Should I order that large entrée sized salad or still be hungry after eating the smaller appetizer salad? Will that 42” LCD TV look too small in the room or should I splurge and go for the 60” model. Do I want to live in a small apartment or a nice roomy house with a yard in a quiet neighborhood? Despite what you may have heard, size does matter.
With breast implants this is very true as well. When women come to see me in consultation, their first concern is about size. As is their second… They don’t request “I would like textured implants – in whatever size you have available.” or “Just give me something above the muscle.” No, it is size, size, and size. This is a variation on the mantra for a successful business where it is location, location, and location. Many studies show that the number one reason for reoperations in breast augmentation is unsatisfactory breast implant size. Nearly always it is because the size selected was not big enough.
Complicating this size issue is a misconception of what volume and proportion different cup sizes represent and what is truly proportionate or “fits my body”. One company’s “C” bra may fit exactly like another company’s “D” bra. Furthermore, many women think that a “B” is considered normal and proportionate whereas a “C” is too big. If I had proceeded to give them what they “wanted”, there would have been a lot of unhappy patients. We have had requests for a “small C”, a “regular C”, “large C”, a “small D”, etc. Have you ever gone to buy bras and asked the sales person to show you the selection of 34 large C bras? Or 36 small D bras? She would probably wonder what hole in the desert you crawled out from. There are no such bras! I’ve never seen them. Of course, then again, I have never personally bought a bra either!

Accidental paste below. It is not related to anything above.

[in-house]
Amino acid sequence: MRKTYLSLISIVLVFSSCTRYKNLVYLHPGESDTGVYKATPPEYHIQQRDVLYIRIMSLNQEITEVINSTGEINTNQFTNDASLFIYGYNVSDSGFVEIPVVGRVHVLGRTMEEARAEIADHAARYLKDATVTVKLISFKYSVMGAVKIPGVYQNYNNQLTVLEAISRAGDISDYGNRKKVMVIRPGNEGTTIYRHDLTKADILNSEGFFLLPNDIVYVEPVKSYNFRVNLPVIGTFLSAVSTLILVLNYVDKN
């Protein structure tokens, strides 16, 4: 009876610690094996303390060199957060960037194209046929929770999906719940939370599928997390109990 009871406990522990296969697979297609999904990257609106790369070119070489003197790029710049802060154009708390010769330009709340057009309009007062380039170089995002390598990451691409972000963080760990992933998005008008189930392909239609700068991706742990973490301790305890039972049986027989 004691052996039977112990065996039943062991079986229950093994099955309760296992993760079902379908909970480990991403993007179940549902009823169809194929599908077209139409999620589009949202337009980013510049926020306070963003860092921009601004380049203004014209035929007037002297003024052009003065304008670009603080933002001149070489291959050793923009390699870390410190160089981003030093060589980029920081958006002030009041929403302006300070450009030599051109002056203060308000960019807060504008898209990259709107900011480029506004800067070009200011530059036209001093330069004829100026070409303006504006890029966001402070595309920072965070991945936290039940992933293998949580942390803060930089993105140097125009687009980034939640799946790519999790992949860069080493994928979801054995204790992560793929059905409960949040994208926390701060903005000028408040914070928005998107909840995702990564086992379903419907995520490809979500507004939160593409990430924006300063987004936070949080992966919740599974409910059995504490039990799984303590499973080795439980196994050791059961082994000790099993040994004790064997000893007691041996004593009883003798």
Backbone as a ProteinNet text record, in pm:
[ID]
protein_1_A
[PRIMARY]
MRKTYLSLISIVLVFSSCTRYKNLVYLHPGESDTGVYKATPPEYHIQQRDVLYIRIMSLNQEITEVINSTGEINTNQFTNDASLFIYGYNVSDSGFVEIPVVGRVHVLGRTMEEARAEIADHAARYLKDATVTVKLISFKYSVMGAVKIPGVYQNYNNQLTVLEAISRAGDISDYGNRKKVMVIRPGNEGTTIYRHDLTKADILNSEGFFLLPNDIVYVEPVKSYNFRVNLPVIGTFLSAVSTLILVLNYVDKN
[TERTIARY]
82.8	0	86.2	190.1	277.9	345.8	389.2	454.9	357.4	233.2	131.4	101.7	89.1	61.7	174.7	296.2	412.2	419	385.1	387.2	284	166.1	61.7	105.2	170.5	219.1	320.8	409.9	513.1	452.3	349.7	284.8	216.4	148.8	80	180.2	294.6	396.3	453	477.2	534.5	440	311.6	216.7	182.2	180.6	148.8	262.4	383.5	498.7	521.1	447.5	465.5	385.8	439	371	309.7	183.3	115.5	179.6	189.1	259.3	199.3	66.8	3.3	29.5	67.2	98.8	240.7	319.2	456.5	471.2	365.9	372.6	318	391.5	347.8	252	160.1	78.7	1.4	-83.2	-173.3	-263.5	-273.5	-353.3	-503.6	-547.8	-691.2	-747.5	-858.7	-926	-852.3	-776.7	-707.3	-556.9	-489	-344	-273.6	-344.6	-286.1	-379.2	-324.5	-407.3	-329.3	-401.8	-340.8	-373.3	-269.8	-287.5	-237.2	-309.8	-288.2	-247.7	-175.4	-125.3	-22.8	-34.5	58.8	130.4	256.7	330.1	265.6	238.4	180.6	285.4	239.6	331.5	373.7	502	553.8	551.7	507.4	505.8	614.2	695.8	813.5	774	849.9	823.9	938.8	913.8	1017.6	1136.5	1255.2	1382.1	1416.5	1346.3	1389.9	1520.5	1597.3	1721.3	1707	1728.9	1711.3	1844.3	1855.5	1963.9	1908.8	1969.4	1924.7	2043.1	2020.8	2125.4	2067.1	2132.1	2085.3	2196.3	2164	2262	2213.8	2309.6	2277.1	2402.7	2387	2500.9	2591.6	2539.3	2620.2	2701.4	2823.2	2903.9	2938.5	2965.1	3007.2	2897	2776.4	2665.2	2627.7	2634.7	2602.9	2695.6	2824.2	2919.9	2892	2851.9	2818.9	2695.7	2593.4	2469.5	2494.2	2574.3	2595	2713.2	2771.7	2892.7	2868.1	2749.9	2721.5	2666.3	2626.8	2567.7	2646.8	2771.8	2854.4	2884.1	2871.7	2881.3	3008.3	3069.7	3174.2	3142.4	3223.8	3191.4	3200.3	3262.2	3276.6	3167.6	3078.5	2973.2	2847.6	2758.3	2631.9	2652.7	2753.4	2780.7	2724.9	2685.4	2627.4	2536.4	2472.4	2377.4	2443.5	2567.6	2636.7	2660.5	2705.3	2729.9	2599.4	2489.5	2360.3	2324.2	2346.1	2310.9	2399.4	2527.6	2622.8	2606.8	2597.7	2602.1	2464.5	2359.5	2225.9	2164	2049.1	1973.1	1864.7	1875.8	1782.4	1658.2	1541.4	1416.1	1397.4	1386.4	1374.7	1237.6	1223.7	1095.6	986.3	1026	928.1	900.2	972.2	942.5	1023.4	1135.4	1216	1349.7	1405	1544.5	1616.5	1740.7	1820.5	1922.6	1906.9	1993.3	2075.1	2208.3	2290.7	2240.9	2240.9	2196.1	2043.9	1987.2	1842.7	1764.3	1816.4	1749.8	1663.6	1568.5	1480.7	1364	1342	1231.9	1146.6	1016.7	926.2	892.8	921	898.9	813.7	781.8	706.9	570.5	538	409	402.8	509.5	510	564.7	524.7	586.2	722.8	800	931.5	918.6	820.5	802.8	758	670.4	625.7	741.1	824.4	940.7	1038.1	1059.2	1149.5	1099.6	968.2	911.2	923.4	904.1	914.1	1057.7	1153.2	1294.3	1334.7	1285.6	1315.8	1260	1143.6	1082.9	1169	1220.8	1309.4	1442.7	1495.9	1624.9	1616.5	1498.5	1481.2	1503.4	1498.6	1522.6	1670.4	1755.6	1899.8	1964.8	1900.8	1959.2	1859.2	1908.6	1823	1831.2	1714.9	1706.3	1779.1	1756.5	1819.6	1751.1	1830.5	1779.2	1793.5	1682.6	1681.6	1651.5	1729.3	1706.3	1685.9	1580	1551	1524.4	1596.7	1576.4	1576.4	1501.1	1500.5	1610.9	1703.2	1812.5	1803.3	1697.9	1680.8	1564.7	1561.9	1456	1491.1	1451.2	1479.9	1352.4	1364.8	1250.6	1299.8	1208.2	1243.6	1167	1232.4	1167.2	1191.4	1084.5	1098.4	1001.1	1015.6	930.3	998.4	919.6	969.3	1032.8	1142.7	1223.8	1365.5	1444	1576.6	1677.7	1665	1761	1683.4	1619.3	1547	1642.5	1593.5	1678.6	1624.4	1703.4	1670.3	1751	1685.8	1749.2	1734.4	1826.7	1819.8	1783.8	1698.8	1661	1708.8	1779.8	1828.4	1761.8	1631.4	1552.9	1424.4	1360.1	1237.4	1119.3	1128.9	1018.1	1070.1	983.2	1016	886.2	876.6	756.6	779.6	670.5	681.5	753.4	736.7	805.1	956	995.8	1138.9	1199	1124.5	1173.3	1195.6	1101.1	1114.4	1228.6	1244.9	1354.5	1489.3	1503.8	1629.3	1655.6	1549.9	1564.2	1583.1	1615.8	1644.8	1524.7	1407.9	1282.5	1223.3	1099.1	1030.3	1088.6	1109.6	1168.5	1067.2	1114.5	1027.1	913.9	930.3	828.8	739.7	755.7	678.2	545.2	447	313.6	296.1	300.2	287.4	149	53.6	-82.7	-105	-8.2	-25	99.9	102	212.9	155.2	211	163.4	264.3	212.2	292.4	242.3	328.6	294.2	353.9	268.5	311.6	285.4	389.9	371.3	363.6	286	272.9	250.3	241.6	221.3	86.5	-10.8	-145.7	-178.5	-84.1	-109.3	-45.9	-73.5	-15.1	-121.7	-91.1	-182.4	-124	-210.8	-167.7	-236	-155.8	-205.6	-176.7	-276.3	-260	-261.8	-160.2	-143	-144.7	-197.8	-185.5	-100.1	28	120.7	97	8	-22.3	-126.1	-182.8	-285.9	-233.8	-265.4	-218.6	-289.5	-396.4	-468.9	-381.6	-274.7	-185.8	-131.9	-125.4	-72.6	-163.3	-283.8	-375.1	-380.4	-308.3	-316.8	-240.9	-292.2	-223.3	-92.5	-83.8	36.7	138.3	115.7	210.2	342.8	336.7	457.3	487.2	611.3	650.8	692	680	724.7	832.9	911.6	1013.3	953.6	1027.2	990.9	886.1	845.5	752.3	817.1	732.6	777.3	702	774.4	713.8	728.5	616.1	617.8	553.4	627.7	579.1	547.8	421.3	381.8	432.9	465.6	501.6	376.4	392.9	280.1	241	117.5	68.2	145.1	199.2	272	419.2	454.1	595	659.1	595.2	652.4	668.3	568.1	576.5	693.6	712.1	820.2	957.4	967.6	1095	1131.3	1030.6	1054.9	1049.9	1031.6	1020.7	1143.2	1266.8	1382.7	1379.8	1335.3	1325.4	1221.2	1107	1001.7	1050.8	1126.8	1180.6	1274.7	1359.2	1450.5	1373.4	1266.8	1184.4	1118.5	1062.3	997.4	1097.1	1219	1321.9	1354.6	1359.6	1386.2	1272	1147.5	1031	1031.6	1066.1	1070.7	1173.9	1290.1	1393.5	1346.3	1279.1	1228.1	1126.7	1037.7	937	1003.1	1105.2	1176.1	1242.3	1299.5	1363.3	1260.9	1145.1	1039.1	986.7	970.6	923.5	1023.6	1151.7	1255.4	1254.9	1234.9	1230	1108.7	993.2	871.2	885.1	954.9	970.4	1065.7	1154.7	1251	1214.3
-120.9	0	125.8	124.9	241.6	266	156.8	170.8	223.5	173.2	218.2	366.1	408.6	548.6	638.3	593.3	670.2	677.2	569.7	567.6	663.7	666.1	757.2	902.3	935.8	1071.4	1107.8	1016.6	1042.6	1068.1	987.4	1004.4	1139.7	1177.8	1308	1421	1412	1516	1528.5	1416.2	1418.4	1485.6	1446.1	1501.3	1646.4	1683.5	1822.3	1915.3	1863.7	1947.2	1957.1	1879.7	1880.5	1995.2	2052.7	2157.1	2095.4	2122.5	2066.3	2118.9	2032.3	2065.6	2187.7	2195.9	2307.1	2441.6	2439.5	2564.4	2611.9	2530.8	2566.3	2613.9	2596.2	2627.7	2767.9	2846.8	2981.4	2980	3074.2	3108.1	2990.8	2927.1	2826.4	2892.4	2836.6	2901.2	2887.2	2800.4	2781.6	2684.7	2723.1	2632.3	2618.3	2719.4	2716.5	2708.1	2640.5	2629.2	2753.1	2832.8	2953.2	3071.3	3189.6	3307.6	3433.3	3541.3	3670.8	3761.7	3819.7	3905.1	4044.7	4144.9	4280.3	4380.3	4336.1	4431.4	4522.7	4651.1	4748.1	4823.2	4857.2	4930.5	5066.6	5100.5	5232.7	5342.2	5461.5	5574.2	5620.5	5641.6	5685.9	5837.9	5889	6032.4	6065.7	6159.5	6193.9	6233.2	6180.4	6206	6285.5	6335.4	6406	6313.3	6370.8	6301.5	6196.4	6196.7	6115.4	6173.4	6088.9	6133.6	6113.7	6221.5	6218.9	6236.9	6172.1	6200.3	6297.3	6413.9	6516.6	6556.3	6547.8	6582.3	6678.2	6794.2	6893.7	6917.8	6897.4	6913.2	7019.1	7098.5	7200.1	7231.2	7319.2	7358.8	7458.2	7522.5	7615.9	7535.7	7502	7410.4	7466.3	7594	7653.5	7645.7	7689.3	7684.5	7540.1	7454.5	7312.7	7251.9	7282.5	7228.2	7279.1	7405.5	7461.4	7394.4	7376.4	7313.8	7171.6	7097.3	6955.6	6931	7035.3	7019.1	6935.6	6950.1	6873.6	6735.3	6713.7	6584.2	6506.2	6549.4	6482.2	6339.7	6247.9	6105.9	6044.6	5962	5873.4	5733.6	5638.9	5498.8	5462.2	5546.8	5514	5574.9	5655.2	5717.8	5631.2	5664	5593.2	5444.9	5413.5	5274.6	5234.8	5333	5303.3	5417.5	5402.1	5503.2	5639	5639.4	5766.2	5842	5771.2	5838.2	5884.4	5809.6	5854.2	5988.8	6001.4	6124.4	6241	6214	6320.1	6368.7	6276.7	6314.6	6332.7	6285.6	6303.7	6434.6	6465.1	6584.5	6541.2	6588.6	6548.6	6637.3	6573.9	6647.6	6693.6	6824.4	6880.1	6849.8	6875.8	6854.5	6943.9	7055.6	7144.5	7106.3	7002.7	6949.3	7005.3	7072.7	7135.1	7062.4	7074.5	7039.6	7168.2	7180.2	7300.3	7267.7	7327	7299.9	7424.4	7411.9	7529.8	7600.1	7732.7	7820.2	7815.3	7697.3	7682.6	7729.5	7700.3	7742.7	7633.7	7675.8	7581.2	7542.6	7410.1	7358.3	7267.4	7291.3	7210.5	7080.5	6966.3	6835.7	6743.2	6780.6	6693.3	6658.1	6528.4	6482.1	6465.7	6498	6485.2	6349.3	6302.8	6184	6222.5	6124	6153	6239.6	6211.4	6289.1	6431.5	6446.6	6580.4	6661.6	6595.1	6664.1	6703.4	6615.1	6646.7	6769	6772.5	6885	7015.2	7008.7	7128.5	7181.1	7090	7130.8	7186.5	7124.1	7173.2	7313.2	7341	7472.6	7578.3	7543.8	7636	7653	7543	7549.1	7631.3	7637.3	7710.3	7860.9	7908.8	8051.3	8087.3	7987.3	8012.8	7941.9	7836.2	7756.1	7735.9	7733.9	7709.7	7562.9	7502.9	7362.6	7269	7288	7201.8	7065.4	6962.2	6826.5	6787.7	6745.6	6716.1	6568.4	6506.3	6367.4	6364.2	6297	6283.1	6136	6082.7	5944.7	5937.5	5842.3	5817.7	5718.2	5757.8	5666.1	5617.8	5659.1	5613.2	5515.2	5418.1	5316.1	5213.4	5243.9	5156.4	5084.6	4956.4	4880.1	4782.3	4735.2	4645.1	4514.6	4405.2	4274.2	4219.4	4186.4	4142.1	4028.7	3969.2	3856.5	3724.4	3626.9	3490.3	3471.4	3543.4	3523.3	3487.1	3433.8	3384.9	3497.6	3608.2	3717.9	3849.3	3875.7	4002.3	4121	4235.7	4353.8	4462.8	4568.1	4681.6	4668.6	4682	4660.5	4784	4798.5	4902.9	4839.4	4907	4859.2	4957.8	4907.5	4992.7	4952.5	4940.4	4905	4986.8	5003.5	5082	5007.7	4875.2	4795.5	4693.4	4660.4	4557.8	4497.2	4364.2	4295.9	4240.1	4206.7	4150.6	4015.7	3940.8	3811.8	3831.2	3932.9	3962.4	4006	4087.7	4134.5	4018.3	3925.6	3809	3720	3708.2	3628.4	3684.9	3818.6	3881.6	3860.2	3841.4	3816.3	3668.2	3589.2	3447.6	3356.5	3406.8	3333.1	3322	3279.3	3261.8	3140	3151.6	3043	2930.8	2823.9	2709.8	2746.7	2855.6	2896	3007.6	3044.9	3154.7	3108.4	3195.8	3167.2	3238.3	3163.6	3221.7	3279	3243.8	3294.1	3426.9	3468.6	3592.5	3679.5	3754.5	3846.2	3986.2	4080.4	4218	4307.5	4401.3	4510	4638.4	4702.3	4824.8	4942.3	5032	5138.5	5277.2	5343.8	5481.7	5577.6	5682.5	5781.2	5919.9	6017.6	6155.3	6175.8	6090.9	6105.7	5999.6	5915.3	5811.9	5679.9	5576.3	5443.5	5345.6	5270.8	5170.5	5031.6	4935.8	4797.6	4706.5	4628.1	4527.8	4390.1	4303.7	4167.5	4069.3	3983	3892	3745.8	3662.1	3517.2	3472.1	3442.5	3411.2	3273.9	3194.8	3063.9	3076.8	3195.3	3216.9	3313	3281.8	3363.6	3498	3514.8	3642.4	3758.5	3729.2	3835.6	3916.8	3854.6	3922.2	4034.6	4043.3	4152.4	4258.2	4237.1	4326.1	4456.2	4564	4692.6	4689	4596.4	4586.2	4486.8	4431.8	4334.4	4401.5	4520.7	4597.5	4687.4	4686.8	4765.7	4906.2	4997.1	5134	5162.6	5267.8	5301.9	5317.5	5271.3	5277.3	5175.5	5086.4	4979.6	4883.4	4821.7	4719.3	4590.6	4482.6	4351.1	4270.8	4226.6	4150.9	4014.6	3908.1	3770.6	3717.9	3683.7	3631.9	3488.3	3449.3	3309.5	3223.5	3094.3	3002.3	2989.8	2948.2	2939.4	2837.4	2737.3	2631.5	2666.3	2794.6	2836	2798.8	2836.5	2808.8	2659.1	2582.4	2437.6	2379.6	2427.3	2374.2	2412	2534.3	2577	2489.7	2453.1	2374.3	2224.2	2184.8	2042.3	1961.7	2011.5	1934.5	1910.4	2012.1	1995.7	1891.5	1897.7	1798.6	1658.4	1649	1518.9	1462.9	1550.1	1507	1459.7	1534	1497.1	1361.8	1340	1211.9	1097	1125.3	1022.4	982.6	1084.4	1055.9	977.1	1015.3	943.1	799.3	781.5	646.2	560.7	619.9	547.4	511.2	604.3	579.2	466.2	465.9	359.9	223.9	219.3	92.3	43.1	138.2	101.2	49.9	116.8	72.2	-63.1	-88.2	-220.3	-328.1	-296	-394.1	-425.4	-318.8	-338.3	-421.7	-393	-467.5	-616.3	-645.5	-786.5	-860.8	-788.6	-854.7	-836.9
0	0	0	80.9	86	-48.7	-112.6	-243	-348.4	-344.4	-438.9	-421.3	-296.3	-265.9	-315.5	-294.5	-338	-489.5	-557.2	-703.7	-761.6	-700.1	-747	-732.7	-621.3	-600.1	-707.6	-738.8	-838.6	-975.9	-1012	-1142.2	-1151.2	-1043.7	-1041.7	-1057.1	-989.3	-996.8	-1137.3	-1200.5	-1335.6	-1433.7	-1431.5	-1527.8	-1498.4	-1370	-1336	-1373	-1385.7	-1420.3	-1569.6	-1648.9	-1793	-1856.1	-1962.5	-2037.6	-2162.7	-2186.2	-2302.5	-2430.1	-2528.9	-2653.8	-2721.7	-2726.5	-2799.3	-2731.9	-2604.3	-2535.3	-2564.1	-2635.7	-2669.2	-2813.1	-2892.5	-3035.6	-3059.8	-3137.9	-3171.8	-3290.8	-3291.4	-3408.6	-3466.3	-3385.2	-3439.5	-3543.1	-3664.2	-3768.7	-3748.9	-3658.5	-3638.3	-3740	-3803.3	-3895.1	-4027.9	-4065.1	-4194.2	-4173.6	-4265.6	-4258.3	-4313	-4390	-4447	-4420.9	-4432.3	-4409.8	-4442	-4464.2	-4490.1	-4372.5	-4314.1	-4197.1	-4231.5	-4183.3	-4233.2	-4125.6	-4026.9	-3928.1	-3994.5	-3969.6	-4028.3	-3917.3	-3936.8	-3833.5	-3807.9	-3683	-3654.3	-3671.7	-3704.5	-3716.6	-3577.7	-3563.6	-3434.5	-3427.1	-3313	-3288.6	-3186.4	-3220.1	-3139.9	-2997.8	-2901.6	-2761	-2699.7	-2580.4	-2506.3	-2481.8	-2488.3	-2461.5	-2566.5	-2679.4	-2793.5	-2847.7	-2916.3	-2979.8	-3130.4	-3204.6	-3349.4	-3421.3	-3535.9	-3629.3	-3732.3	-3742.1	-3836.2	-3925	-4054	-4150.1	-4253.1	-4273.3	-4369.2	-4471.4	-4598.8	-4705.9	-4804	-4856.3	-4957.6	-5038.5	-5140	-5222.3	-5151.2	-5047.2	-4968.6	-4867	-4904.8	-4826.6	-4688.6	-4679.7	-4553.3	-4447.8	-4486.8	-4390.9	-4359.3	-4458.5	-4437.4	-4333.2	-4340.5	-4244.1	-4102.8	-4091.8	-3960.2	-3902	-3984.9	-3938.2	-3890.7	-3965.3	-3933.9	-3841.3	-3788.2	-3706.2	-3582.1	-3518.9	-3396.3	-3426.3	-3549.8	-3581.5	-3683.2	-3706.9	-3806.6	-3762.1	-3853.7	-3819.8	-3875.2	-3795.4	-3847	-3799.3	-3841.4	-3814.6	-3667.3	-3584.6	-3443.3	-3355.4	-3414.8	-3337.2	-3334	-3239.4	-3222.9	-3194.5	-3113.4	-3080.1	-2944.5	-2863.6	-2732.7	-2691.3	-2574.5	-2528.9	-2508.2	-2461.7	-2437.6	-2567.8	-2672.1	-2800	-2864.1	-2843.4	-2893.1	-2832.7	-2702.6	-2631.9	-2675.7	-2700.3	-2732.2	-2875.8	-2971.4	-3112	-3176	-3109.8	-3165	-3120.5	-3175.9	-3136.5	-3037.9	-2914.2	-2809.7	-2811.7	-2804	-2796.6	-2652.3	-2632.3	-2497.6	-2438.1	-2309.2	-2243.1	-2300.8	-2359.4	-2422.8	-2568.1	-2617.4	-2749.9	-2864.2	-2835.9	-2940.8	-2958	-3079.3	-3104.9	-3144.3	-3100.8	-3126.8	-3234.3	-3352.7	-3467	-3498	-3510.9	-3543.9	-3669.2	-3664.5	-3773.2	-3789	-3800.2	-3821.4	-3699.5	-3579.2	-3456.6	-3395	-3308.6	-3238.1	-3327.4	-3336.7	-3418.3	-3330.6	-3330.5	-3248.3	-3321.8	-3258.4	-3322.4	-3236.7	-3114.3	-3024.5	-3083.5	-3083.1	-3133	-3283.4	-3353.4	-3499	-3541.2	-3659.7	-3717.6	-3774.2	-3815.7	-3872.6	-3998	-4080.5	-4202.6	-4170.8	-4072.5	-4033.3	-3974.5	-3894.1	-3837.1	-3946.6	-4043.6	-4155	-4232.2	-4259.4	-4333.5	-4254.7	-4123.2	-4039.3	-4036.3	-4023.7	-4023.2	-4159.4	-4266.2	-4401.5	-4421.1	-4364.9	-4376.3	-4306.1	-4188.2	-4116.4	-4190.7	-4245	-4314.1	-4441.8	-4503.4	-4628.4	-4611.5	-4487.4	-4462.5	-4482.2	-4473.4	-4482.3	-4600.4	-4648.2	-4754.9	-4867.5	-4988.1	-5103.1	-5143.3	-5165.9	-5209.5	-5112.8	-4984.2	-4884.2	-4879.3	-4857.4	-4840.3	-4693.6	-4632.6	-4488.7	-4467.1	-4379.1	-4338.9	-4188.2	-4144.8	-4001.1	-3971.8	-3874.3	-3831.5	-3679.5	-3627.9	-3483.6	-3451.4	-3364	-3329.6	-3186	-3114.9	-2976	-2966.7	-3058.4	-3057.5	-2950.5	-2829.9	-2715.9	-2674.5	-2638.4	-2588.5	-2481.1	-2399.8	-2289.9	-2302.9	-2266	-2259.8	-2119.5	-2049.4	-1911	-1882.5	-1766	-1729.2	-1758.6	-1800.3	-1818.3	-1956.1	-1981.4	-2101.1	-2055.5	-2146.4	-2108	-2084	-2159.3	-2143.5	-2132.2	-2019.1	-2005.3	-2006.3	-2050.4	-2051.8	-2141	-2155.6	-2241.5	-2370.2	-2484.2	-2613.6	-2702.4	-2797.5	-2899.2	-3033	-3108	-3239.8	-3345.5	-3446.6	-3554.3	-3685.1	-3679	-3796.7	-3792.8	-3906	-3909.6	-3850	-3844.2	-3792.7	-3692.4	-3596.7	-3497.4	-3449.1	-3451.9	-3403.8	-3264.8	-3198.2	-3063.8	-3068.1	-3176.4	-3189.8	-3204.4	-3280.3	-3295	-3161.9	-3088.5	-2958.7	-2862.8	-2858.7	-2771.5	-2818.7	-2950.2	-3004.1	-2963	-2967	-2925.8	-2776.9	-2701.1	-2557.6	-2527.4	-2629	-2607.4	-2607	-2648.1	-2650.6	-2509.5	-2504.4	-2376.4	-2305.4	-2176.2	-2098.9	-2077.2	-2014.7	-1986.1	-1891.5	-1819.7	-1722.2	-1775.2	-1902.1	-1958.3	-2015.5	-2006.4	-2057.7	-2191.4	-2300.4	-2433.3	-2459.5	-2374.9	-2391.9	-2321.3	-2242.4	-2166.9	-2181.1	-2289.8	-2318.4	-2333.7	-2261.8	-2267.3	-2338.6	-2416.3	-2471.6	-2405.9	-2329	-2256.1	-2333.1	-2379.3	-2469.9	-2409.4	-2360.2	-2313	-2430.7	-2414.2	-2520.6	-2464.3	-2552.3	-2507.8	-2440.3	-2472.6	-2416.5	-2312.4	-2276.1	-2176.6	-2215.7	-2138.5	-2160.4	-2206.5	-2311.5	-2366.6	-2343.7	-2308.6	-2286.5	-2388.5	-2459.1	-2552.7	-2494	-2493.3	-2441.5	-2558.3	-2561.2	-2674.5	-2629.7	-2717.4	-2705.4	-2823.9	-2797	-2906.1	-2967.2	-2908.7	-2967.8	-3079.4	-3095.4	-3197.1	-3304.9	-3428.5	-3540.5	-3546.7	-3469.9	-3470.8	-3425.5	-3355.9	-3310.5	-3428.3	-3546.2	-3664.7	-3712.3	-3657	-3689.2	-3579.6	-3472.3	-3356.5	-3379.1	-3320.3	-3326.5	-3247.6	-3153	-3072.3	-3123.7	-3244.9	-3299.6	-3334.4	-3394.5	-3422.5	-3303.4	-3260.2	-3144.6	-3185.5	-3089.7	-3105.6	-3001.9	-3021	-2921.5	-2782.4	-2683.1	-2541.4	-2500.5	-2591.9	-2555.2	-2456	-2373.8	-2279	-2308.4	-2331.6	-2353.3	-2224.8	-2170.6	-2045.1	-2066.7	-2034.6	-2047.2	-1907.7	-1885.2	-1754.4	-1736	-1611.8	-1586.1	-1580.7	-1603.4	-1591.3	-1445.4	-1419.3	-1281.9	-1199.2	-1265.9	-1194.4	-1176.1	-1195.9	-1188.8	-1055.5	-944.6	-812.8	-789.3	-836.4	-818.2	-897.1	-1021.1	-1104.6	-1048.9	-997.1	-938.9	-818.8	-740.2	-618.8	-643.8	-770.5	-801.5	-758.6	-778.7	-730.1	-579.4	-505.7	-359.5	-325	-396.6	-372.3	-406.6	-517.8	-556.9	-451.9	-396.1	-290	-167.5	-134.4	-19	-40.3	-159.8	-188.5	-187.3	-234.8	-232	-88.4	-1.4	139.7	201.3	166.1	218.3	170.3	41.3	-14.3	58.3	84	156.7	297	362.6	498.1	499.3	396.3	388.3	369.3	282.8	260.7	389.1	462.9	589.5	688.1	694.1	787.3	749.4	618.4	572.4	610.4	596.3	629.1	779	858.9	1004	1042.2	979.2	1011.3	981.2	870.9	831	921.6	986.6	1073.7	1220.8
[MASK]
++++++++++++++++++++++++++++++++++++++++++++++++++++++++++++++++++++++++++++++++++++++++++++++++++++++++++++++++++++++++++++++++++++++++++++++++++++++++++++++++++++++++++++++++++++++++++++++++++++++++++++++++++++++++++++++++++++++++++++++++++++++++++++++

Another issue aside from cup size and proportionality is that often women don’t really know what they want. Women want to be bigger but to what degree? What is too large or not large enough? What may be too big for one woman will be too small for another even though they voiced similar desires. I have found a few constructive ways to help my patients determine what they are really looking for. Trying on implants in the office, although not entirely accurate, gives my patients a 3 dimensional perspective that they can relate to. The photographs of a wide variety of previous breast augmentation patients with specific cup sizes are reviewed. Pictures from magazines or the internet can also be helpful but are limited by several issues including their two dimensional nature, clothing (on some), air brushing, resolution and perspectives. Some people on their own have used bags of rice stuffed into bras to help in sizing. Don’t try doing this with pasta – raw or cooked. It will not usually be a pleasant experience. I find that by carefully listening to my patients, seeing where they are coming from, their overall goals, etc., plus some intuition, I virtually always can determine the general appearance/size that would make them happy.
Based on all this input from my patients and their assessment, I make the final decision on the ideal implant size during surgery. If there is any doubt, it is always better to go a little bigger than a little smaller.
Yes, size does matter!
Steven H. Turkeltaub, M.D.